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Wild Bird Spread of H5N1 in West Bengal India?

Recombinomics Commentary 10:10
January 16, 2008

And the deadly strain of the virus couldn't have struck at a worse time, the 18th of December, a couple of days before Bakrid - a time when the demand for chicken peaks in the Muslim dominated village.

Dead chickens and even a few crows and owls are strewn across the landscape, according to health officials and television news pictures.

TV pictures also showed shirtless farmers picking up dead chickens with their bare hands and dropping them in shallow pits, some covering their mouths with cotton scarves.

Protection did not seem to be of much importance as many in other villages of the affected districts were seen holding dead pigeons and crows with their bare hands.

The above comments indicate the outbreak in the Birbhum district (see updated satellite map) began a month ago, and resident wild birds, including crows, pigeons, and owls have been affected.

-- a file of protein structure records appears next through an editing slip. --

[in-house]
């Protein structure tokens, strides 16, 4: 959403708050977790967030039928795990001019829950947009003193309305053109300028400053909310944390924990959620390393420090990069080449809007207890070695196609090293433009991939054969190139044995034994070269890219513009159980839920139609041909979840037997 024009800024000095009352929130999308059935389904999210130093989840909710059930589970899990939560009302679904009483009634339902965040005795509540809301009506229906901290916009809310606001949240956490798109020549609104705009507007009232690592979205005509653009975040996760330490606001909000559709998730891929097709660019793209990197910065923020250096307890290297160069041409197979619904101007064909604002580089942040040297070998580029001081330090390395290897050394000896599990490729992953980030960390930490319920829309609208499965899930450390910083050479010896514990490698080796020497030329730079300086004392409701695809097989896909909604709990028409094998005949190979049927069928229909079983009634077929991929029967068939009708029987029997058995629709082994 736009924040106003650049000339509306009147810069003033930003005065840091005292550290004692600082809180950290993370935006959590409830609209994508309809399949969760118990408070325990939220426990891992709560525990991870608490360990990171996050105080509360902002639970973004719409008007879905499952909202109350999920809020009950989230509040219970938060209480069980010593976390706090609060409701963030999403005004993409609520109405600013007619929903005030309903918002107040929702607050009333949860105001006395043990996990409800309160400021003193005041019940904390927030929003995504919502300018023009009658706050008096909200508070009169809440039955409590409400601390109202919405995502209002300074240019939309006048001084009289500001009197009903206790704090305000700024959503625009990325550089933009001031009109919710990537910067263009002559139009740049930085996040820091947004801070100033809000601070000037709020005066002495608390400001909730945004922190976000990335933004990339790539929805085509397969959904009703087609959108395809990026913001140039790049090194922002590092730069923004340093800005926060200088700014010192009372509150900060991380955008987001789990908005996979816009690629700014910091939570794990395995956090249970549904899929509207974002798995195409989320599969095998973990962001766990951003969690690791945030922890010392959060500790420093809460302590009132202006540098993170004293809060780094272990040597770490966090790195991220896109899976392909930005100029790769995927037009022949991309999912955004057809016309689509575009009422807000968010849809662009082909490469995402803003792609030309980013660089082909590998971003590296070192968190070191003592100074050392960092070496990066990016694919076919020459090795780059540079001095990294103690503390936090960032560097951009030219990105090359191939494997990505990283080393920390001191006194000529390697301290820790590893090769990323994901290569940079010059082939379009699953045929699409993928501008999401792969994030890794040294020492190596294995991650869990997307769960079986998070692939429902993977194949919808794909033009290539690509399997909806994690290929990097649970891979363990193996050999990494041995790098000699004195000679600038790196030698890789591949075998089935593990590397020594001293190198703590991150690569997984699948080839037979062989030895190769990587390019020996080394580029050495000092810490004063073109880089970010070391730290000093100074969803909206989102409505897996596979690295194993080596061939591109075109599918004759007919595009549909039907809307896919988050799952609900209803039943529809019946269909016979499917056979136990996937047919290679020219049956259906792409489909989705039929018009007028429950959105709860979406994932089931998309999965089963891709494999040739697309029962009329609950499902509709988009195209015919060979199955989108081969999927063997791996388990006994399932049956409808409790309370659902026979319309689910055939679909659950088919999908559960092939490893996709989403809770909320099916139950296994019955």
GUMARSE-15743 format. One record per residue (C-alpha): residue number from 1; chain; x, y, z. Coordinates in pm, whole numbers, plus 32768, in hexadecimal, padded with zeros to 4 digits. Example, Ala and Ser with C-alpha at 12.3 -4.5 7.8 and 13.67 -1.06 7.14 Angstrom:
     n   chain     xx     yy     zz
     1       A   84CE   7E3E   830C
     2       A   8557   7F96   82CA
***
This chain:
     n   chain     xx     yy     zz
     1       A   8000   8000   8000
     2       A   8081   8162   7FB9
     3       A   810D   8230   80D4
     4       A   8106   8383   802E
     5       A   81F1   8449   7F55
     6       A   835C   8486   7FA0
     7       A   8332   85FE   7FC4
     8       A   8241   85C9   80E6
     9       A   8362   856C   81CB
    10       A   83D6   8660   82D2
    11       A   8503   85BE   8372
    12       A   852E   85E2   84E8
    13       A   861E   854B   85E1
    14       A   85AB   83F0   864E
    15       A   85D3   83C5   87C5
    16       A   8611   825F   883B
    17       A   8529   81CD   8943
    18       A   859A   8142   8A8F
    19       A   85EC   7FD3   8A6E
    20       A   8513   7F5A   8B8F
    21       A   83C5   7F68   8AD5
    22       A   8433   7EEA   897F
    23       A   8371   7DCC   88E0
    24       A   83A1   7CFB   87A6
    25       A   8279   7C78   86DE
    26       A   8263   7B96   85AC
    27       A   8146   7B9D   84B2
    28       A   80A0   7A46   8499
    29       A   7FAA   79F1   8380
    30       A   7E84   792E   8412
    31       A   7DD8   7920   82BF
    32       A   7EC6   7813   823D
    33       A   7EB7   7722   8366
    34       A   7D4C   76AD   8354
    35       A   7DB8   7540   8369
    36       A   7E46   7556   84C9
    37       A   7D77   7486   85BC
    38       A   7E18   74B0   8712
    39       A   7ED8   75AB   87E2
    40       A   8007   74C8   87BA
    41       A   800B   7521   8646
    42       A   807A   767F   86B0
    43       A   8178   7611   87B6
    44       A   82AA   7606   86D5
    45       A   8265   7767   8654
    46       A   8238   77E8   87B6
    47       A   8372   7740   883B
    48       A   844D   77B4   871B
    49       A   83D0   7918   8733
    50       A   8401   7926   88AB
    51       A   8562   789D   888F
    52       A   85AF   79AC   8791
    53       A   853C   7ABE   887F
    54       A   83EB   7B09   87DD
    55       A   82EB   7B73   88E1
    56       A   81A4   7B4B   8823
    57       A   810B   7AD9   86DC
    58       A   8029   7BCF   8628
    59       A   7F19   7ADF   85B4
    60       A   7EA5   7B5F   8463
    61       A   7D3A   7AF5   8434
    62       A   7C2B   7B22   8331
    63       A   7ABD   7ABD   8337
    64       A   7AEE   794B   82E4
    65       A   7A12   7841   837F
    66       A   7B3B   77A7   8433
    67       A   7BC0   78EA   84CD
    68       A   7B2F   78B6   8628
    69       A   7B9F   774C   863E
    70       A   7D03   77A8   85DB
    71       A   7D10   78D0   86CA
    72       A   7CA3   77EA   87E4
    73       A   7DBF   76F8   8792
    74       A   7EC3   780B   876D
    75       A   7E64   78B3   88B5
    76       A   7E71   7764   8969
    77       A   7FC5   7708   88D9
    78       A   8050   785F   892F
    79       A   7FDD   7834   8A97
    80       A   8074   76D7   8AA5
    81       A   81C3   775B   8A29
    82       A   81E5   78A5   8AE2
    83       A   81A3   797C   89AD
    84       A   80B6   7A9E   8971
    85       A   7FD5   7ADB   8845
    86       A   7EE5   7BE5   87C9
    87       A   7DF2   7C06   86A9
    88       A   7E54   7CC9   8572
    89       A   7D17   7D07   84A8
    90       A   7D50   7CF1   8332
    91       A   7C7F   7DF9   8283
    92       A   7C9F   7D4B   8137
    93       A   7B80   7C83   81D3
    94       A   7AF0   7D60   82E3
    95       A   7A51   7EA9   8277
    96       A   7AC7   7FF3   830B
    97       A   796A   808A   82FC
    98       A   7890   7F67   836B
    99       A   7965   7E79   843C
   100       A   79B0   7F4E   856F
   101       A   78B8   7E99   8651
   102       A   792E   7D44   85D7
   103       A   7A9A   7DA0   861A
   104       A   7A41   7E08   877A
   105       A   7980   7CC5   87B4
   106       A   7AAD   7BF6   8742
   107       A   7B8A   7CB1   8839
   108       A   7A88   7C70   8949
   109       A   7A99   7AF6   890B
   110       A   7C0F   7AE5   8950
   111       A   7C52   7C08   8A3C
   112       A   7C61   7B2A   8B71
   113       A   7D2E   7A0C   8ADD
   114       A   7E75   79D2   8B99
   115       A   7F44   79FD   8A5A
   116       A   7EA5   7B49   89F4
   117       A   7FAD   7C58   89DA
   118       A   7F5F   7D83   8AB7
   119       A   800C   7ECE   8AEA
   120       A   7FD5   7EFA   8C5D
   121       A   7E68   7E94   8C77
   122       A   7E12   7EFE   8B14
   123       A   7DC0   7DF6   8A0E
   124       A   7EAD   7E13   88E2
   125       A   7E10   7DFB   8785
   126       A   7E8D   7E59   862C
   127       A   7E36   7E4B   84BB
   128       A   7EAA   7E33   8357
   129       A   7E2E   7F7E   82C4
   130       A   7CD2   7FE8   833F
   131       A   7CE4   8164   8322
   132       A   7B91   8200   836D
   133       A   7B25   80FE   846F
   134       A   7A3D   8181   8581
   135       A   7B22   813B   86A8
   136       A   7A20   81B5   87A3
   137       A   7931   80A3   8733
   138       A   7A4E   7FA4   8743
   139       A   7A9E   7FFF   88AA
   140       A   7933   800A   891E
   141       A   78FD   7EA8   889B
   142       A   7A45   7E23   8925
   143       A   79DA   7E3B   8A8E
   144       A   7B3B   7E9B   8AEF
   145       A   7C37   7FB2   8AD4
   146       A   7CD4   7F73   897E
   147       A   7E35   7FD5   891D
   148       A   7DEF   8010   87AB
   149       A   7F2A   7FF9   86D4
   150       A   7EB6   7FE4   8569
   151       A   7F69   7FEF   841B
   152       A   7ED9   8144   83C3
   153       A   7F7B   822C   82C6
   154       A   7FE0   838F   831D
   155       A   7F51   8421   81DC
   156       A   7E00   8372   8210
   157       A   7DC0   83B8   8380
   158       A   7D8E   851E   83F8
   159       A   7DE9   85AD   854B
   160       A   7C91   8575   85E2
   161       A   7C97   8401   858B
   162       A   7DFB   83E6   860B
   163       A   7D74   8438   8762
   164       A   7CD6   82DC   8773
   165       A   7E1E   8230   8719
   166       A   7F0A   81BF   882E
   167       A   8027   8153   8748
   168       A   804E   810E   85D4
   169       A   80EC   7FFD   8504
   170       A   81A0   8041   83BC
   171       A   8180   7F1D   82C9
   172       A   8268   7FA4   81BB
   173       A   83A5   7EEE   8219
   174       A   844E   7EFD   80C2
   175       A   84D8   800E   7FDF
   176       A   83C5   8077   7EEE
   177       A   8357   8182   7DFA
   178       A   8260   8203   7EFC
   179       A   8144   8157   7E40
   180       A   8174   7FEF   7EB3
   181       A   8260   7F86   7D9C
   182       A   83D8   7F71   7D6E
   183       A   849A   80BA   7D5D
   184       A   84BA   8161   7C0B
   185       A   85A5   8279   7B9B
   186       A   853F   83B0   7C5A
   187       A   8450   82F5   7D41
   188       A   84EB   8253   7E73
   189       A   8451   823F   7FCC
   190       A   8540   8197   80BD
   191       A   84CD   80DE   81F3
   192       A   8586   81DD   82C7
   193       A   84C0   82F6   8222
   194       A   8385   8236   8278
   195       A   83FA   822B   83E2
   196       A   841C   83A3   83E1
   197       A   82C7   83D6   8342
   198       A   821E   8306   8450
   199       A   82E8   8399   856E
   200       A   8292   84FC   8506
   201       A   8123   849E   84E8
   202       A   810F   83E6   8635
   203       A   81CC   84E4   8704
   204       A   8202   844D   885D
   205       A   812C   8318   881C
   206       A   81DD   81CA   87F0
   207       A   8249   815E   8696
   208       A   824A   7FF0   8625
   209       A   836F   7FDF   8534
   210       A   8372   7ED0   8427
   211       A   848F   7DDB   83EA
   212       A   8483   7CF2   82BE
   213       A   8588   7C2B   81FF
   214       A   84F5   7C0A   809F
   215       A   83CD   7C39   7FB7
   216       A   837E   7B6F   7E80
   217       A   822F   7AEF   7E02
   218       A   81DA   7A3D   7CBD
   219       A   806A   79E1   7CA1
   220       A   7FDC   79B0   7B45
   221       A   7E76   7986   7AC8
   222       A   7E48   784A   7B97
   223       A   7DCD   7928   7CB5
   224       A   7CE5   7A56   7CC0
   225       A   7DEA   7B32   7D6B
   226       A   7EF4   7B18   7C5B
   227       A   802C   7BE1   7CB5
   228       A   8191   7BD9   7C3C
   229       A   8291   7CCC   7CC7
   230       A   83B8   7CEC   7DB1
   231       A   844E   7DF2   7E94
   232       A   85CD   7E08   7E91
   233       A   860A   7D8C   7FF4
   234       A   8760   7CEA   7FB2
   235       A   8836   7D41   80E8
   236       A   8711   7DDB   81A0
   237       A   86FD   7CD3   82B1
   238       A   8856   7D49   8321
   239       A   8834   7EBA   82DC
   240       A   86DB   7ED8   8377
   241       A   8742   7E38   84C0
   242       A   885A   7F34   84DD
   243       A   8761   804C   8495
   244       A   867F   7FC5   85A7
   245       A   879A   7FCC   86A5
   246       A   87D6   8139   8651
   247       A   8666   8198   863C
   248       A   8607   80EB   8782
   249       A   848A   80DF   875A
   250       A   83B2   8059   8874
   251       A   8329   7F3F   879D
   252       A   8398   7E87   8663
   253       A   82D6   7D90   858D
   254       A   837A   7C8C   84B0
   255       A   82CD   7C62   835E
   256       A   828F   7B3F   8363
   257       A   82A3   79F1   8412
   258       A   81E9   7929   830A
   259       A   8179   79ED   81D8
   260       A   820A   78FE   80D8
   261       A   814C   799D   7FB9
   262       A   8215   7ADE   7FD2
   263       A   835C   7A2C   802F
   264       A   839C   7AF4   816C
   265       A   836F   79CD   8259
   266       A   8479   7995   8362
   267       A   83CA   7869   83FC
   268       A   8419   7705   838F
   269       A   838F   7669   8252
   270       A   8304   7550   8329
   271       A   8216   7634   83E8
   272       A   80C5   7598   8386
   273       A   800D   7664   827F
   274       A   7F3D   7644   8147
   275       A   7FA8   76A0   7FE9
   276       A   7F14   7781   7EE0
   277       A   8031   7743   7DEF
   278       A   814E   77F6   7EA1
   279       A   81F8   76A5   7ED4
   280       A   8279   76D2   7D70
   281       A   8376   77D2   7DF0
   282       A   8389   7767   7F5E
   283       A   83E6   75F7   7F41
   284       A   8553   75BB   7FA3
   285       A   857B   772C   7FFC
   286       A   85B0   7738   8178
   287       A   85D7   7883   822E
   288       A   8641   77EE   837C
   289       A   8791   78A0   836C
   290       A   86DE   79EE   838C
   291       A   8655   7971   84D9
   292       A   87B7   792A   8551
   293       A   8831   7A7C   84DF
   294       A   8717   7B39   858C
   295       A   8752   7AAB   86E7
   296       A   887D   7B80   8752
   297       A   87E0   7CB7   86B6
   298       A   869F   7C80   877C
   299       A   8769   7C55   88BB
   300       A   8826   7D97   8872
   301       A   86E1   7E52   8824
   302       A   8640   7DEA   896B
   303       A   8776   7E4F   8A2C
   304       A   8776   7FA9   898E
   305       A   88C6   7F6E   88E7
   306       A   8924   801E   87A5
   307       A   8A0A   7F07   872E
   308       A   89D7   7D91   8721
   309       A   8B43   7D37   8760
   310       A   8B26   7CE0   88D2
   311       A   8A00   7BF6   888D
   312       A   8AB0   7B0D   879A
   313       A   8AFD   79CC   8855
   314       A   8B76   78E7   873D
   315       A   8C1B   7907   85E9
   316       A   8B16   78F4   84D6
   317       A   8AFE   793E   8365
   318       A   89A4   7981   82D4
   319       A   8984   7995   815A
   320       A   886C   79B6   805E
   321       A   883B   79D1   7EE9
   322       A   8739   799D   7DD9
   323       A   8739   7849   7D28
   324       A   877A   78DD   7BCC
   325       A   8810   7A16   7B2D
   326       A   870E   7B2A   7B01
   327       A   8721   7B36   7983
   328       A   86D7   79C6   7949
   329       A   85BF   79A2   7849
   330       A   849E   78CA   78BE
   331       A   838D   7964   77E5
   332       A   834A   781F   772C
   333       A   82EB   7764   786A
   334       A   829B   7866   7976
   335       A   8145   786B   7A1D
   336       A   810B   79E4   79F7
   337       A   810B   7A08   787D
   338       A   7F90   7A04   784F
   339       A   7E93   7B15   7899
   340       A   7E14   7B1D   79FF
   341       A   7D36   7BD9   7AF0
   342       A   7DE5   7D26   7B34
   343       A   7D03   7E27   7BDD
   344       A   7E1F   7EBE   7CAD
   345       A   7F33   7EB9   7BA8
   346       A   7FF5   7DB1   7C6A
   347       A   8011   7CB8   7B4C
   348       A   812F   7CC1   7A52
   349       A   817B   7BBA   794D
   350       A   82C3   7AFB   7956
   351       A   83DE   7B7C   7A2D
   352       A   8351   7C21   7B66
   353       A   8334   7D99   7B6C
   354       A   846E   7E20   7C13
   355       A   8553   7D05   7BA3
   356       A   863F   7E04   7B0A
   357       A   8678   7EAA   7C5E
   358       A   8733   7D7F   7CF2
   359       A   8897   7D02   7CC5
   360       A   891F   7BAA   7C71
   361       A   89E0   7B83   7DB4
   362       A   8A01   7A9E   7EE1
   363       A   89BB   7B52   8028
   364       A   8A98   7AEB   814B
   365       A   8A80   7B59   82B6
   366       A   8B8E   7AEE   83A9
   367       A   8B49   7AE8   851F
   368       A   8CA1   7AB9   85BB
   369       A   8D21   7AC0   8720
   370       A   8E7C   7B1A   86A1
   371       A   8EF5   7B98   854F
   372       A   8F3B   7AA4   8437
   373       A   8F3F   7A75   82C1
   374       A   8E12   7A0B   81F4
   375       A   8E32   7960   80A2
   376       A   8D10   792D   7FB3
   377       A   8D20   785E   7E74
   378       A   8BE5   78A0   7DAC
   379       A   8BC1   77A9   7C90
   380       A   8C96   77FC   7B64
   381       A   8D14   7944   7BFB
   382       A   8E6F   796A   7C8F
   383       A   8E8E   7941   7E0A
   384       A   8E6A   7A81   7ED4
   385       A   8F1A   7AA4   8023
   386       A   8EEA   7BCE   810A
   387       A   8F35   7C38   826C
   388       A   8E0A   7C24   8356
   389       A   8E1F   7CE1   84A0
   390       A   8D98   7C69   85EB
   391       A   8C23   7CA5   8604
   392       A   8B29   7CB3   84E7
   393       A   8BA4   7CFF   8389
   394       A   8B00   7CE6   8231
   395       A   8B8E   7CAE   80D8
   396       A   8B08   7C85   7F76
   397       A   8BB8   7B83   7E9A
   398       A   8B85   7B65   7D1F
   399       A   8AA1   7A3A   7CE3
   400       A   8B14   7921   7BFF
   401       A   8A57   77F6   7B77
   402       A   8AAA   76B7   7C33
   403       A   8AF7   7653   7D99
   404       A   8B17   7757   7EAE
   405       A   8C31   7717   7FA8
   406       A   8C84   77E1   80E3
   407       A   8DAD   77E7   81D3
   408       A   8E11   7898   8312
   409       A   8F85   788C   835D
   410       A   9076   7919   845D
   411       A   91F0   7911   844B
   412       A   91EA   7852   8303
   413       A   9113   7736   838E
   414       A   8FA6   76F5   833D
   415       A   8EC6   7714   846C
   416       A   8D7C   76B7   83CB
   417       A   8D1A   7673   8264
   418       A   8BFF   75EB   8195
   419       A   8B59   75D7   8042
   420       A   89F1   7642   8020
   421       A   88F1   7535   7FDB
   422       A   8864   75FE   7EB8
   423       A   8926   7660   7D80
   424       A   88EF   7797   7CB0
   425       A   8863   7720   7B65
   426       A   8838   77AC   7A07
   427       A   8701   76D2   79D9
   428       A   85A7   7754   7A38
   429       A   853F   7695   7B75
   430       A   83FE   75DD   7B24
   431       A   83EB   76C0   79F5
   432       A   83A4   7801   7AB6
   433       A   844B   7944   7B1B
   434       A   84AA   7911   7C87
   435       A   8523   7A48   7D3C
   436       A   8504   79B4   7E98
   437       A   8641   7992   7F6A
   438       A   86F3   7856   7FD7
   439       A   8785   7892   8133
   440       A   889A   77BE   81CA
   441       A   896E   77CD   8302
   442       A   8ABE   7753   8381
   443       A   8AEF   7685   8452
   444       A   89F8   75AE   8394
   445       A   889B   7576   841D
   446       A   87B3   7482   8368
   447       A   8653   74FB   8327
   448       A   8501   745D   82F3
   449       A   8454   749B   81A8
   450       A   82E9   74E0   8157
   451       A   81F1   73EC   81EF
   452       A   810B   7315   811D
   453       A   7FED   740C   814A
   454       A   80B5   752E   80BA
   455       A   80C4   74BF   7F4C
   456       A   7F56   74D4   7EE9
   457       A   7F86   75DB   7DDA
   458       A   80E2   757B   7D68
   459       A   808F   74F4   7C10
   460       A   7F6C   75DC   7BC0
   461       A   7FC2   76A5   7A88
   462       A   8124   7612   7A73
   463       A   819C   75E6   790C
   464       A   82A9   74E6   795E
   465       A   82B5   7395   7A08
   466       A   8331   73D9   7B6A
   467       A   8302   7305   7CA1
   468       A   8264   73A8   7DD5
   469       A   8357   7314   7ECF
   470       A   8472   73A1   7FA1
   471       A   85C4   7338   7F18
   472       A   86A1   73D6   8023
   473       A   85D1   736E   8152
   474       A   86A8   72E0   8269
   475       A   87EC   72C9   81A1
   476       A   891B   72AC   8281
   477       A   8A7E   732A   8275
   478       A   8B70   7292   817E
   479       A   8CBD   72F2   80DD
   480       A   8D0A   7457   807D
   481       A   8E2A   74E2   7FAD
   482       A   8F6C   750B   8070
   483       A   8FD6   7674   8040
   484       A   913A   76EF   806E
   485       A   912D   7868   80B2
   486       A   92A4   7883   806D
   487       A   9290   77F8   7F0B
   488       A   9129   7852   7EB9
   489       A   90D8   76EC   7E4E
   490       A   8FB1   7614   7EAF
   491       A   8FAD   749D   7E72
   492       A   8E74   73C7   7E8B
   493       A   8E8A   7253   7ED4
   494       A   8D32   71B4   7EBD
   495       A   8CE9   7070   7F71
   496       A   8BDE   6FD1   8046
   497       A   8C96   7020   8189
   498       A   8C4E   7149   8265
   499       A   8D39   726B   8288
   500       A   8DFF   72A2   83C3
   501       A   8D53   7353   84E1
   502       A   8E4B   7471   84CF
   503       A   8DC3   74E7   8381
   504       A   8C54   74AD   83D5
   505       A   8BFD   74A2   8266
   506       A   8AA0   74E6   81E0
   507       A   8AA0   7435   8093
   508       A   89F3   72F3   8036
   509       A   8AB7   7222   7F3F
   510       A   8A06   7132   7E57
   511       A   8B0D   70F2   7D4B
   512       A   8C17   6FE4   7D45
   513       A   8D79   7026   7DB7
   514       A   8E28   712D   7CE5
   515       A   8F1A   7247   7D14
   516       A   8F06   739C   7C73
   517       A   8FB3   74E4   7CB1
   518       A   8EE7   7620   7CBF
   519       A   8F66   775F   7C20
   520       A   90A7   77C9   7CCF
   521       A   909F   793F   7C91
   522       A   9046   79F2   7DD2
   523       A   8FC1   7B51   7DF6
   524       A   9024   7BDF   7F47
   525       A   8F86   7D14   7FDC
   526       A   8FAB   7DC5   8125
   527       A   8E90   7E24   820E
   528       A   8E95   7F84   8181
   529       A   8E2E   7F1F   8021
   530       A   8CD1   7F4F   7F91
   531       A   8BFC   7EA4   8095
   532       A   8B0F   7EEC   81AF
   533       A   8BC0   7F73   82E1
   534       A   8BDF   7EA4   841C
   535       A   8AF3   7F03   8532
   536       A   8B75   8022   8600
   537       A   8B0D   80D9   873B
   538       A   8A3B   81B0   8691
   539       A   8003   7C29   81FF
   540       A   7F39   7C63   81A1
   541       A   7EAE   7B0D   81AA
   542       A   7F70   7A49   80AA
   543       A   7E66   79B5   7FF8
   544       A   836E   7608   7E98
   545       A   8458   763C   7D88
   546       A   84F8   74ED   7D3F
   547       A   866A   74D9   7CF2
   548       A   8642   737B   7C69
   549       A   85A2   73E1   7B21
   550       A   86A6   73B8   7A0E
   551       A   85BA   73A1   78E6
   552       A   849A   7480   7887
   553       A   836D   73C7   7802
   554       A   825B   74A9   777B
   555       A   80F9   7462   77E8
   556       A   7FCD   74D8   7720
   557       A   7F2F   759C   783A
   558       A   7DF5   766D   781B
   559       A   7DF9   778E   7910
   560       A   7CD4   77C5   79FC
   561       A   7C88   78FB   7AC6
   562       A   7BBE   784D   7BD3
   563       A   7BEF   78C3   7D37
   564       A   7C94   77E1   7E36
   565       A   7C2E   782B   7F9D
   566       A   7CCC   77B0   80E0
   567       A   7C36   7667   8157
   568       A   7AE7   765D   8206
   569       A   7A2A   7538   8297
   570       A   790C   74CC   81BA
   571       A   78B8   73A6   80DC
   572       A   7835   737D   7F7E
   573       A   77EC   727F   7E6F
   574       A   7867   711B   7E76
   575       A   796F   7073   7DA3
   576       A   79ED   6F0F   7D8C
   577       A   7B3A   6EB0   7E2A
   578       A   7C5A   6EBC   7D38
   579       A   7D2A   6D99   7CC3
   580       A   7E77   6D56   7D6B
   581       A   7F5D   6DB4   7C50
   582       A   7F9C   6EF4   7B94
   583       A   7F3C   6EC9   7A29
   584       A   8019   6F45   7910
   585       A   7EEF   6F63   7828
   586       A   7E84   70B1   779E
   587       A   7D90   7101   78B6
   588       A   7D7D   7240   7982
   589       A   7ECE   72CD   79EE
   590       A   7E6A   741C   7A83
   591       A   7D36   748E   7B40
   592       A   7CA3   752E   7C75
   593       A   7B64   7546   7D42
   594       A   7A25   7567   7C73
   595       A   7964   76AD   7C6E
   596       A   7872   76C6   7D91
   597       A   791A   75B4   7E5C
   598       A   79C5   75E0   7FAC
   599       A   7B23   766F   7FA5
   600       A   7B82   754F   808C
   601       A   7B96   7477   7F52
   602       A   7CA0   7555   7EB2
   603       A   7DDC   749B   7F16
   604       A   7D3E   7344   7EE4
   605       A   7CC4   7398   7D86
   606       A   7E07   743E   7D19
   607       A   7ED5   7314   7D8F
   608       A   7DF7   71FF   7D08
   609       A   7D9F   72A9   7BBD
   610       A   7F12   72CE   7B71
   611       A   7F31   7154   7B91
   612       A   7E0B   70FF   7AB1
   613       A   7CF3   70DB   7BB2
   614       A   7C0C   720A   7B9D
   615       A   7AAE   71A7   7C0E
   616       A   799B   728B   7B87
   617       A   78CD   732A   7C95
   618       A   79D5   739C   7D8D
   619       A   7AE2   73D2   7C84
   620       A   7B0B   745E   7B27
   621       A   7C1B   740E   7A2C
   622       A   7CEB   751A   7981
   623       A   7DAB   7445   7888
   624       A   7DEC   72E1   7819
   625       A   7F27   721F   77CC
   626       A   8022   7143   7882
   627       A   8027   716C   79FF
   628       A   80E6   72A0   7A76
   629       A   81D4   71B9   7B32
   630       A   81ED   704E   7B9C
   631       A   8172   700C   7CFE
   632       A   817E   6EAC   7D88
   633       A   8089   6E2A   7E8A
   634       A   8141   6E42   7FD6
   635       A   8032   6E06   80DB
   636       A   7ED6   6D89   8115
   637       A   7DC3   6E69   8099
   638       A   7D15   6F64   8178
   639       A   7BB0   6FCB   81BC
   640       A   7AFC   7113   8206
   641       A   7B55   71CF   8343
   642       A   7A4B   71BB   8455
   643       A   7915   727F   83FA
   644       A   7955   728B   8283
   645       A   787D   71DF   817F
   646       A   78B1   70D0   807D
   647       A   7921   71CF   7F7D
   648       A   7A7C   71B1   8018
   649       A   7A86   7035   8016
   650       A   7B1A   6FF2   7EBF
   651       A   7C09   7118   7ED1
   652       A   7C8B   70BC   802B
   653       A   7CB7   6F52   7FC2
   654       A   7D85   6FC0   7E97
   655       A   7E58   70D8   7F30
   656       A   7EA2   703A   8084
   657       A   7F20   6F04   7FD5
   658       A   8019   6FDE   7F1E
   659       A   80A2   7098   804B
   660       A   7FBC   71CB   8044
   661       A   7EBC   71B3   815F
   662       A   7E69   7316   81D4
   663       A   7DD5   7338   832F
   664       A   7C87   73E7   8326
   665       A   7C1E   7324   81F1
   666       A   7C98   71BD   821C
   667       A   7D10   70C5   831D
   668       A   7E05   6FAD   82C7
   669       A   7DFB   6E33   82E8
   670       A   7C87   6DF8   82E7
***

Many of the infected birds have been eaten by villagers, and at least two have shown bird flu symptoms.

The delayed response is due in part by limited testing due to concerns about causing alarm.  Although this is the third H5N1 outbreak in India, they have yet to report H5N1 in wild birds, even though the bar headed geese from Qinghai Lake in central China winter in the northern plains of India.

In the current outbreak in West Bengal, H5N1 has been confirmed in two districts and suspected to have spread to a third.  The outbreaks are near the eastern border shared with Bangladesh, where confirmed and suspect outbreaks on also being currently reported.  The Bangladesh border has been sealed to limit cross border movement. 

However, the outbreak in Birbhum is only 20 miles from the Bangladesh border as the crow flies, so limits on the ground may not effectively limit spread.  Similarly, the farm in Balurghat in south Dinajour is on the border, and suspect bird deaths have been noted across the border in Rajshahi, Bangladesh.

The time delay, coupled with dead resident wild birds suggests the H5N1 has spread beyond the reported locations.

More information on testing in adjacent areas would be useful.

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